Adventures in an abandoned hotel

During our stay in Tenerife, my friend and I had observed a rundown hotel across the road from us. The walls were covered in graffiti and it appeared to be empty. The swimming pool was a dry basin, the windows were gaping holes, and I assumed it was unfinished.

Front view

On our last day, we decided to go for a walk. The town we were staying in was small and very soon we reached a dead-end street. We were about to turn back and go home when we noticed a door in the wire-mesh fence surrounding the hotel. Not only that, but the door was wide open as if inviting us inside. The temptation was too great to resist.


We crept through, feeling not unlike Veerle and Kris from the ‘Forbidden Spaces’ trilogy. We certainly weren’t the only ones who had visited, however: the walls were covered with graffiti. Broken mattresses and litter were strewn haphazardly across the floor and I even spotted the remnants of a barbeque, complete with grill, ketchup and abandoned burger buns.


We rounded a corner in the courtyard and came to the stairwell. There were no railings on the stairs and rubble was everywhere. As we ascended I was expecting every moment that something would give way beneath my feet.


Halfway up the stairs, we decided to take a break and explore the hallways. The fussy salmon pink of the paintwork made a strange contrast with the rubble coating the floor and the cavernous holes in the walls. We snuck into what should have been a bedroom, but its only features were a toilet, bath and precarious-looking balcony. It was absolutely devoid of anything personal that would give away the hotel’s secrets. I wanted to know why it had been abandoned, why they wouldn’t bother opening a hotel that seemed so nearly finished, but all evidence had vanished long ago, presumably with the squatters and locals who used it as a barbeque venue.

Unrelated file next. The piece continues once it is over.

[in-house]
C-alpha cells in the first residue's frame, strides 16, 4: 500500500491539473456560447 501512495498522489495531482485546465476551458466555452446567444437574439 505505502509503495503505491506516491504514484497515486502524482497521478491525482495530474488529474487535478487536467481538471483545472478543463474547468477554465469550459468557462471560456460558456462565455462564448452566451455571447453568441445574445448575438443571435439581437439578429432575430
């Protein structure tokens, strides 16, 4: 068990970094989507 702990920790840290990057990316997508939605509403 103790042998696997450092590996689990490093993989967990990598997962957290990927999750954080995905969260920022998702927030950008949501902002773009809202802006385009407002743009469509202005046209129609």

We carried on up the stairs and, to our delight, found that we emerged on the roof, face to face with the artificial structure supporting the brash red claim of ‘Merlin Resort.’

Merlin Resort

The views were stunning. This was the tallest building for miles around, and we could see everything. On one side, the skeleton of another hotel and the dust bowl of an abandoned swimming pool looked like ruins excavated from a desert.


The roof itself was not without its points of interest: there was a sunlounger, a metal object which looked like the wheel of a giant cruise ship and these concrete structures. I’m still not entirely sure what they were, but as we walked among them it felt like we were in some kind of bizarre astroturfed lunar landscape.


Eventually we left, stopping only to explore a couple more rooms on our way down. As we crept out we were horrified to see a man sitting in front of the door, frightened that he would get us into trouble. However, he simply gave us an unconcerned glance and continued eating his sandwich.

The next day we flew back to England, and for a while as I swung back into the rhythm of everyday life I forgot all about the abandoned hotel. It occurred to me again in a spare moment and, on a whim, I looked it up. One of the results the internet yielded was this:


So the hotel was not simply unfinished as I’d thought. It had been in use; that barren pit of a swimming pool had been filled with water, the rooms we crept through had been inhabited by laughing families on holiday. And the creepiest thing of all? You could still book a holiday there…



Top 7: Wilfred Owen poems

Recently I read a collection of Wilfred Owen’s poems and loved their power and poignancy. If you’re interested in getting to know his work and aren’t sure where to start, here are my personal favourites:

1. Dulce et Decorum Est – This is probably the quintessential Owen poem. It is memorable for the sheer grotesque honesty of its imagery and it stayed with me for a long time after I first read it.